The Presbyterian Church (U.S.A.) stands with transgender community members, affirms their sacredness - as they are created in the image of God - and asserts their deservedness of a dignified and respectful work environment. On Wednesday, President Trump issued a series of tweets that abruptly announced a ban on transgender people serving in the U.S. military. It is particularly disappointing given that this proclamation falls on the anniversary of President Truman’s Executive Order 9981 that abolished racial discrimination in the U.S. Armed Forces in 1948. This decision by President Trump reversed a gradual transformation under the Obama administration, which welcomed transgender people to serve openly. President Trump said, "Our military must be focused on decisive and overwhelming victory and cannot be burdened with the tremendous medical costs and disruption that transgender in the military would entail.” Naming transgender people and their life-saving medical needs a “burden” is cruel, inaccurate, discriminatory, and serves to further push to the margins a population that experiences job discrimination, homelessness, suicide, and hate-motivated violence at devastating rates. As Micah stands firmly within the prophetic tradition that calls us to honor God’s image in one another, so should Presbyterians in this moment. God requires us “to do justice, and to love kindness, and to walk humbly with your God” (Micah 6:8).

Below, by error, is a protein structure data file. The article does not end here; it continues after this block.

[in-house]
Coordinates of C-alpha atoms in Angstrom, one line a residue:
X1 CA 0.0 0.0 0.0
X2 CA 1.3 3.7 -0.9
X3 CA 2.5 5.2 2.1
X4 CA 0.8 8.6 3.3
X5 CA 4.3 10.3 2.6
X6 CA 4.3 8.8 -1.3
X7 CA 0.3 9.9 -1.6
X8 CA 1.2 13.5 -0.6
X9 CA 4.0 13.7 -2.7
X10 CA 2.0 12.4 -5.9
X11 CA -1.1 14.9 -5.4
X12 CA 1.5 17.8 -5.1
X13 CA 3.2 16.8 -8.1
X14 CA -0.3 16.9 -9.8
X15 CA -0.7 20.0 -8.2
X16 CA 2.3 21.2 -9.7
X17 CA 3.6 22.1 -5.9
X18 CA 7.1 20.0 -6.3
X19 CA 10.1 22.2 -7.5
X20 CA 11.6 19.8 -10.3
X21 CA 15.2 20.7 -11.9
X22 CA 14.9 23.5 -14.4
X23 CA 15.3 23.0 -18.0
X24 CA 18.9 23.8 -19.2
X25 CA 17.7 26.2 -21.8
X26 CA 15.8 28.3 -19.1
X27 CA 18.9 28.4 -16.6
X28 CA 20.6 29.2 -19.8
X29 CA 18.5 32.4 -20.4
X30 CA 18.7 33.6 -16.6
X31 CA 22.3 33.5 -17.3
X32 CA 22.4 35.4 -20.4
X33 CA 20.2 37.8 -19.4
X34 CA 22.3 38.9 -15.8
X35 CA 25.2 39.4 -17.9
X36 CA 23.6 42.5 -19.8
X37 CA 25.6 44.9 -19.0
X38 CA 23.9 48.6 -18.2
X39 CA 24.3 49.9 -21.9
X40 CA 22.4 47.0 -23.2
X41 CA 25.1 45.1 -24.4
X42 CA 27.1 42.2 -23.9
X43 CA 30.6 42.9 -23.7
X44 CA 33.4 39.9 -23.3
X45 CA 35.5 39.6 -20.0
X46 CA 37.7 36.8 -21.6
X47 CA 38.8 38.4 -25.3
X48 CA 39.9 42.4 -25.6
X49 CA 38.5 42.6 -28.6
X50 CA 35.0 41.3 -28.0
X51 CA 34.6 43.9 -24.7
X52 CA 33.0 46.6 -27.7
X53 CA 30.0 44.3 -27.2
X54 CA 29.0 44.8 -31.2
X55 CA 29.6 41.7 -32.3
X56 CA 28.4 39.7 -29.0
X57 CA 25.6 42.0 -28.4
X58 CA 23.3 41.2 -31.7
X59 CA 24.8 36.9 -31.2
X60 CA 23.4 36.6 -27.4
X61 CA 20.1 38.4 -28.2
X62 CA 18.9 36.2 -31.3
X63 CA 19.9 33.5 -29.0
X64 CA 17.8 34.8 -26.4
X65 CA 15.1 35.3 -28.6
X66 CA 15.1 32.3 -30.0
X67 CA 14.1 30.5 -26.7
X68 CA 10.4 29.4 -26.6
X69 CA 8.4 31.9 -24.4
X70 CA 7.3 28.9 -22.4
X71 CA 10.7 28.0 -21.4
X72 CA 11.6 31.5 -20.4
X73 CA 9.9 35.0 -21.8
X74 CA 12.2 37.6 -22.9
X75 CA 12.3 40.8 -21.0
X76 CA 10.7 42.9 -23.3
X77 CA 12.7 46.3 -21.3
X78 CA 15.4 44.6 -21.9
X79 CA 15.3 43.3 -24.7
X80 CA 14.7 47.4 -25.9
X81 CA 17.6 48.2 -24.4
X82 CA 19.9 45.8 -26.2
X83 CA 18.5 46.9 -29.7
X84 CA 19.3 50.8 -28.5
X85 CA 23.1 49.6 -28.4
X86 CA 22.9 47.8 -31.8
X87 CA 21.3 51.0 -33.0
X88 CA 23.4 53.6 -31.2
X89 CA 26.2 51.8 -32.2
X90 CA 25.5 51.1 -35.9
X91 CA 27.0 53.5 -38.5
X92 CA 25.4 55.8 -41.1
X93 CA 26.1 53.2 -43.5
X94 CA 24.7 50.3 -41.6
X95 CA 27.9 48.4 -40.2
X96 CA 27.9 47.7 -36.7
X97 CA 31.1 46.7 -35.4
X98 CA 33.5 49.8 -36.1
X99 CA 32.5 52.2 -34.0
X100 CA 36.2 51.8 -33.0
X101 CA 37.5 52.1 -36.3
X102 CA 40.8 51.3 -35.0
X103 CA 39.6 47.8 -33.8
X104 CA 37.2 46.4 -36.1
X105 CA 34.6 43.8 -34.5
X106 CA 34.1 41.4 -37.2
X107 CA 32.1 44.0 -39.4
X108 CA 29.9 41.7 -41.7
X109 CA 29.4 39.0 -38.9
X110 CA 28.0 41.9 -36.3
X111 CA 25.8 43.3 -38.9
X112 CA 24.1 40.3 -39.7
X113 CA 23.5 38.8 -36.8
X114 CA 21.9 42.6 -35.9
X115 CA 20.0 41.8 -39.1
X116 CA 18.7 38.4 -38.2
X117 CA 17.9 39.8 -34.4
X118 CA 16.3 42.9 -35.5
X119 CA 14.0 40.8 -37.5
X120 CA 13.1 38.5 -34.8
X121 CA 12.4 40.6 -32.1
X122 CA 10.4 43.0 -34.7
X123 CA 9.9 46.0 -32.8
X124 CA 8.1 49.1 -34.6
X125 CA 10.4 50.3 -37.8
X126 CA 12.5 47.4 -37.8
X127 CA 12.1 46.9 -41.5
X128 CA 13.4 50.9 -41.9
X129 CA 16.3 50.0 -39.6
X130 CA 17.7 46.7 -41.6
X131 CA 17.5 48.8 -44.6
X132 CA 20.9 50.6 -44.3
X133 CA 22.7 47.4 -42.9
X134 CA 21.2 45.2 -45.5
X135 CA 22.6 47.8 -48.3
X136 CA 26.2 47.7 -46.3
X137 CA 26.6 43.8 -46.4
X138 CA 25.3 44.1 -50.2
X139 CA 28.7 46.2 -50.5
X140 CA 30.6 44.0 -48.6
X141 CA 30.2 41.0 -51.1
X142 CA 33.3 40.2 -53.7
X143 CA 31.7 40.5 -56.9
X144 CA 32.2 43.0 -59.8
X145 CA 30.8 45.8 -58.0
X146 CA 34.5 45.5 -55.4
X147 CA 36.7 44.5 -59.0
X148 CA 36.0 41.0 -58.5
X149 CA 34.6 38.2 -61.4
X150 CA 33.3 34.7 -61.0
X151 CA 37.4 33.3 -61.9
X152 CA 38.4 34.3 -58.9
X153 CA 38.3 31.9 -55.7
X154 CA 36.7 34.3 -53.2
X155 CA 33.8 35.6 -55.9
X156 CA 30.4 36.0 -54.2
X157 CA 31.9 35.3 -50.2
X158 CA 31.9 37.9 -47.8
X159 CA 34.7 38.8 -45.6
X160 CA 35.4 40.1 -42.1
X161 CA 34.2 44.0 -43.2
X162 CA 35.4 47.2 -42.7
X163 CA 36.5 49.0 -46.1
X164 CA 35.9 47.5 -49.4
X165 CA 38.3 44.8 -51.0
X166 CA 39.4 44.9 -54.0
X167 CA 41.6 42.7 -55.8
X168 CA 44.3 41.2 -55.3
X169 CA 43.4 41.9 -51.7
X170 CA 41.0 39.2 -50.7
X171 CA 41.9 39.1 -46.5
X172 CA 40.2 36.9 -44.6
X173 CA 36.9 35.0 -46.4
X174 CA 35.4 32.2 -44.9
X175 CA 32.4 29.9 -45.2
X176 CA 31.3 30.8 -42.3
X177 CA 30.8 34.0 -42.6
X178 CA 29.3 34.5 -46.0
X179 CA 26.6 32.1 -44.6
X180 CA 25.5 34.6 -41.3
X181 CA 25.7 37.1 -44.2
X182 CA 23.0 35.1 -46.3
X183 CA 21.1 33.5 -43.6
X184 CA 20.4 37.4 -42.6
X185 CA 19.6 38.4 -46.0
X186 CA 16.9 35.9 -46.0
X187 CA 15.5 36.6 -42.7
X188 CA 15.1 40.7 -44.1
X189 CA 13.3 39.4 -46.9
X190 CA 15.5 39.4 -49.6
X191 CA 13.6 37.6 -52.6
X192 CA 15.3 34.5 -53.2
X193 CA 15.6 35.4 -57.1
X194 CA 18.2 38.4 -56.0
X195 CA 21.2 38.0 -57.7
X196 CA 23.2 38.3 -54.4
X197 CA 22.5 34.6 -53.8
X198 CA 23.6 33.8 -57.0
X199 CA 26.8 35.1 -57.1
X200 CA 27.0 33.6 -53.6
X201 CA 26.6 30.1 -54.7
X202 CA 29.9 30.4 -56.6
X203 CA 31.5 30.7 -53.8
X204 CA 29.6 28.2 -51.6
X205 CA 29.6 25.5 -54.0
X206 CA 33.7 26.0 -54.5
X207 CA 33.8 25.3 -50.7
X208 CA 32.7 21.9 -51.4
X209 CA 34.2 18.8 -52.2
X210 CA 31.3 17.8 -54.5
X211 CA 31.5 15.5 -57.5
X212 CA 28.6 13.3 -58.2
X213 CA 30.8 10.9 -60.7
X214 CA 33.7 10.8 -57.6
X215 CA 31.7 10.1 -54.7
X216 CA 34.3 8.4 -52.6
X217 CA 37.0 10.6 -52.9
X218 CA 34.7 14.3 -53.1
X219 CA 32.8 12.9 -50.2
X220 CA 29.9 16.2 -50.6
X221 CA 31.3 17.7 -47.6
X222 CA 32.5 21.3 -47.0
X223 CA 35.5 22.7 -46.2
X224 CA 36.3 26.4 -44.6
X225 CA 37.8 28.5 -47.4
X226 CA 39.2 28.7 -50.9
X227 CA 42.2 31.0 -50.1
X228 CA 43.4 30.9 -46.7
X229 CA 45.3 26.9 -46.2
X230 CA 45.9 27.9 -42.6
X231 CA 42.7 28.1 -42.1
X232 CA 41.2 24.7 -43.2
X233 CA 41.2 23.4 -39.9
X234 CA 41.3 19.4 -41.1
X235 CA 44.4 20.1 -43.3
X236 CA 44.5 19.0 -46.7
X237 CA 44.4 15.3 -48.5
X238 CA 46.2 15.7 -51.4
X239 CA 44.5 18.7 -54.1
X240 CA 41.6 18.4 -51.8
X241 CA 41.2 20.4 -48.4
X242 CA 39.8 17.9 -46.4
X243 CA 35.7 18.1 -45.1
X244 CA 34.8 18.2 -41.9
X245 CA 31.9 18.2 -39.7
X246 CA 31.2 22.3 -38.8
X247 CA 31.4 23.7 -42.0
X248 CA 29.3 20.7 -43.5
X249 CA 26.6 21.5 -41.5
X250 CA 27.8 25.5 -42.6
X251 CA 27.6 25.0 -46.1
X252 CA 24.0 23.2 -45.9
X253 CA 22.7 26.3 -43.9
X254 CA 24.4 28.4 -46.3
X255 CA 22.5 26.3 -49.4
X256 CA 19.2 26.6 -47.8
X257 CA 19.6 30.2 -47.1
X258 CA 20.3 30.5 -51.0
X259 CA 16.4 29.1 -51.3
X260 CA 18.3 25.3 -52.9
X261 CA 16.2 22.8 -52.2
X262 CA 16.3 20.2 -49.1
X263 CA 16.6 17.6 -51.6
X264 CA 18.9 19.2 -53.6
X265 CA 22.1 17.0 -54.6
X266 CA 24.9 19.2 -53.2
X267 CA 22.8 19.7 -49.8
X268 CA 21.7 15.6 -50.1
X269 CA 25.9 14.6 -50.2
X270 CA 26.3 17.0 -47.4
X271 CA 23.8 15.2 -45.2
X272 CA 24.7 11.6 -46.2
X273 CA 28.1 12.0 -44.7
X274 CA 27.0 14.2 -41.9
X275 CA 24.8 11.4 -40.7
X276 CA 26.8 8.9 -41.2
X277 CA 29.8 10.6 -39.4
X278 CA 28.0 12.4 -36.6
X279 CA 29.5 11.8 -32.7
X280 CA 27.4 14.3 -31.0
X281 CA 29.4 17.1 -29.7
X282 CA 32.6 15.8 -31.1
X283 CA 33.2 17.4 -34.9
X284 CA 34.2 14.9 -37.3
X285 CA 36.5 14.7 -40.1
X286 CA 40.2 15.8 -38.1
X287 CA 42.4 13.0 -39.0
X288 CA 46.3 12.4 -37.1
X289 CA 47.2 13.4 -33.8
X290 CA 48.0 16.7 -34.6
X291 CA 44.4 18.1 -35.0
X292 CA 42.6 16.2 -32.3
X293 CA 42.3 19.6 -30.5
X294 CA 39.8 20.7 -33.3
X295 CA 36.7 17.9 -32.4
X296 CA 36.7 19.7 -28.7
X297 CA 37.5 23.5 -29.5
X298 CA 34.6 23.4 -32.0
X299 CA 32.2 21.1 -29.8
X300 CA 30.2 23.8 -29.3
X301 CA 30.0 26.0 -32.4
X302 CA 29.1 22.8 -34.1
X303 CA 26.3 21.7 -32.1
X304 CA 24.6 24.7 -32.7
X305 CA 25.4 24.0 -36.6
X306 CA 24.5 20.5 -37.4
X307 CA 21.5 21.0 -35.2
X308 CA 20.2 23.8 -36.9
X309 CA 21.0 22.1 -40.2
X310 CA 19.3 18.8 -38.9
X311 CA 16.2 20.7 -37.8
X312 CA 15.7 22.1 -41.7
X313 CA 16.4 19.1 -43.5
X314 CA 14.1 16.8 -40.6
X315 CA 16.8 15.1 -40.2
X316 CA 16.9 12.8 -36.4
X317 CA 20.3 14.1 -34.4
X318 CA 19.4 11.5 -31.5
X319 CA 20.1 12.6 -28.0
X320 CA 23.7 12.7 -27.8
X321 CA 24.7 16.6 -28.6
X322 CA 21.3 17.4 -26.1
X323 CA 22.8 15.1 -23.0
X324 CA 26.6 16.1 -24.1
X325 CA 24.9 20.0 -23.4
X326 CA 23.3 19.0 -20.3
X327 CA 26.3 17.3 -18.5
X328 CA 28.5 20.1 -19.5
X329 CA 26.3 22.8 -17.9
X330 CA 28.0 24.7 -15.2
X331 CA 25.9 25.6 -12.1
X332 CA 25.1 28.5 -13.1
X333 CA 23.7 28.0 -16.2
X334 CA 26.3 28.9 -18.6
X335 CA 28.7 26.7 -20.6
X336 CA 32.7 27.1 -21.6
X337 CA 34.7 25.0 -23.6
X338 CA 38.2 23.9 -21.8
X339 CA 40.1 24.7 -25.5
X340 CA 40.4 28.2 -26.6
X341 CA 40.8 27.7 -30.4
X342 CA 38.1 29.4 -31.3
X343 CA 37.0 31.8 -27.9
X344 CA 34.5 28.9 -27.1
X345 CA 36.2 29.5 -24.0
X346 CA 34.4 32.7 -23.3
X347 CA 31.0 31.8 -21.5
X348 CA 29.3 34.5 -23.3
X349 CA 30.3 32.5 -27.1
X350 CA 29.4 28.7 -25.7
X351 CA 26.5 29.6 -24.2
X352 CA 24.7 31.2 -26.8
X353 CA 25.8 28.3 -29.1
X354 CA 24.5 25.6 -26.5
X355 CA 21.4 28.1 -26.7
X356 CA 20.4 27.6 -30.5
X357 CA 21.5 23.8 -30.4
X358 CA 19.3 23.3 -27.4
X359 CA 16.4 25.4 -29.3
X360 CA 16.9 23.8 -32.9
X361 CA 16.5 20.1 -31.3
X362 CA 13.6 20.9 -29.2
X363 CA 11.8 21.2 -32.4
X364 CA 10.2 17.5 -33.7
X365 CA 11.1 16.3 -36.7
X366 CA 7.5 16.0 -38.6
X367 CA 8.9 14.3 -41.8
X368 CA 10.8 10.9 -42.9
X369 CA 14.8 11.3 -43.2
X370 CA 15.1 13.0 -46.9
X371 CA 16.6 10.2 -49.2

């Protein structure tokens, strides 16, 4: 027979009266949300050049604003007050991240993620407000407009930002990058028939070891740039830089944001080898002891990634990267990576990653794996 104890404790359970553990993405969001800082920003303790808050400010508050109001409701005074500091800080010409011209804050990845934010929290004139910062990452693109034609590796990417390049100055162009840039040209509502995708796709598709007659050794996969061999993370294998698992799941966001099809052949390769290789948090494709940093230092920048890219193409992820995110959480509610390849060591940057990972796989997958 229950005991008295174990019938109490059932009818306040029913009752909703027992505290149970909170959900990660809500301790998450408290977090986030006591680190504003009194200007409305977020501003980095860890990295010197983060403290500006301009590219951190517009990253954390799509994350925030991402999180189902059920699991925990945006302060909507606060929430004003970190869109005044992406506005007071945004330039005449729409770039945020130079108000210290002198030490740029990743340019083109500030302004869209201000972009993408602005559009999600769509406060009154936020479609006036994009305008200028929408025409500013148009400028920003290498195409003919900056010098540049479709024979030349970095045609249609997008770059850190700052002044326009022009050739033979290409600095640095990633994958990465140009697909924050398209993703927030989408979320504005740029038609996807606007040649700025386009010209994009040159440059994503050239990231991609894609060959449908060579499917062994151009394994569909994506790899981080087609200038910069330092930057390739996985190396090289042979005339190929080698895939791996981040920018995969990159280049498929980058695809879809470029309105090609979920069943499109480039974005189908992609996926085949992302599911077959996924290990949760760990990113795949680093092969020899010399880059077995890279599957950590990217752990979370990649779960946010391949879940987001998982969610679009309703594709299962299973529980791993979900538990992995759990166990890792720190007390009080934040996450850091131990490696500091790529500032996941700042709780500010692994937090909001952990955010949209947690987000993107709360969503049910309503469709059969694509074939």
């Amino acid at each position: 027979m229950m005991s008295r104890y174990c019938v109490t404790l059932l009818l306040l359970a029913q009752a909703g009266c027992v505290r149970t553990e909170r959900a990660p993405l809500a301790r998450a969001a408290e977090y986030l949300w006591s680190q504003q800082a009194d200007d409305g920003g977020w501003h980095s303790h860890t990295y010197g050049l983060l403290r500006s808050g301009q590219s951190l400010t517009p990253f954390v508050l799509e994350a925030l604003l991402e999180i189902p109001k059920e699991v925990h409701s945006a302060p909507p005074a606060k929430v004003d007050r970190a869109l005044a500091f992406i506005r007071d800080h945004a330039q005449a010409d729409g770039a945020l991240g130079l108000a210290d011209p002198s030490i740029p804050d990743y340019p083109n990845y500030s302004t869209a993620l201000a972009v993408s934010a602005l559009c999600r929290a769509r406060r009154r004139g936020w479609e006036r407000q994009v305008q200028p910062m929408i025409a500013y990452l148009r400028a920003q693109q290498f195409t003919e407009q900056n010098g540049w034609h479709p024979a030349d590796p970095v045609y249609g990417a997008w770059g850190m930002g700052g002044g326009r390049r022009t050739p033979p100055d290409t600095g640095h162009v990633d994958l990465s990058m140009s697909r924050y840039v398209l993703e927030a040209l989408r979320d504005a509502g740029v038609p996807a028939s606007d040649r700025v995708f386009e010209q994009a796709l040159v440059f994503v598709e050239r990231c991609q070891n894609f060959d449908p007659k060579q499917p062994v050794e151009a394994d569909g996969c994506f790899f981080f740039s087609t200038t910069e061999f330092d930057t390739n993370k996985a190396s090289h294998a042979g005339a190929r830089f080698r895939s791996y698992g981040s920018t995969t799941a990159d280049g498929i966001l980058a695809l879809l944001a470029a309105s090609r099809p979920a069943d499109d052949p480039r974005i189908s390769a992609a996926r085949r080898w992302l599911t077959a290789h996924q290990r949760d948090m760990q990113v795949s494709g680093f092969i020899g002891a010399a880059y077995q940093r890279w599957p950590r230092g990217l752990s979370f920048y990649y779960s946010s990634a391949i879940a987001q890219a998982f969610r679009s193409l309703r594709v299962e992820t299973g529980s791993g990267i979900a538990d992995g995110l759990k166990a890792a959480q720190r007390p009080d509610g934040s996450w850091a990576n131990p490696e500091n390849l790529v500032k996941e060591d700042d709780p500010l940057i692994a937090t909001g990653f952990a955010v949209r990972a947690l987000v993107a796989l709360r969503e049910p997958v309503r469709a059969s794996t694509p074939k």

The General Assembly of the Presbyterian Church (U.S.A.) and its predecessor churches have explicitly affirmed the human rights of lesbian, gay, bisexual, and transgender (LGBT) people for almost forty years. A resolution passed by the 221st General Assembly (2014) entitled, On the Global Crisis for People Who Are LGBT and Their Families: A Presbyterian Church (U.S.A.) Response, “[encouraged] each Presbyterian to hold in prayer our LGBT sisters and brothers in the countries where they are vulnerable around the world” (Minutes, Part I, p.737). It is a painful reality that, indeed, our own country remains one of those where LGBT people, particularly transgender people, are vulnerable and explicitly targeted by our most powerful politician and the systems he influences.
According to the Williams Institute, there are an estimated 15,500 actively serving transgender members of the U.S. military. Thousands of transgender people have risked their lives in service to this country including the more than 134,000 transgender veterans who are alive today. Although the President alluded to exorbitant medical costs associated with transgender service members, the reality is that these costs amount to less than a thousandth of one percent of the Defense Department’s annual budget.
Historically, we understand inclusion in military service to be a bell tolling the advance of justice and an affirmation of citizenship and humanity for marginalized groups. This week we also saw the Department of Justice file court papers asserting that the law does not protect employees from discrimination based on sexual orientation. These actions combined represent a clear effort to undermine the rights of LGBT people and to dampen the knell of freedom. We hold close our LGBT neighbors, even as the law of the land tries to push them away, and commit to stand with and defend them against bigotry, exclusion, and demonization.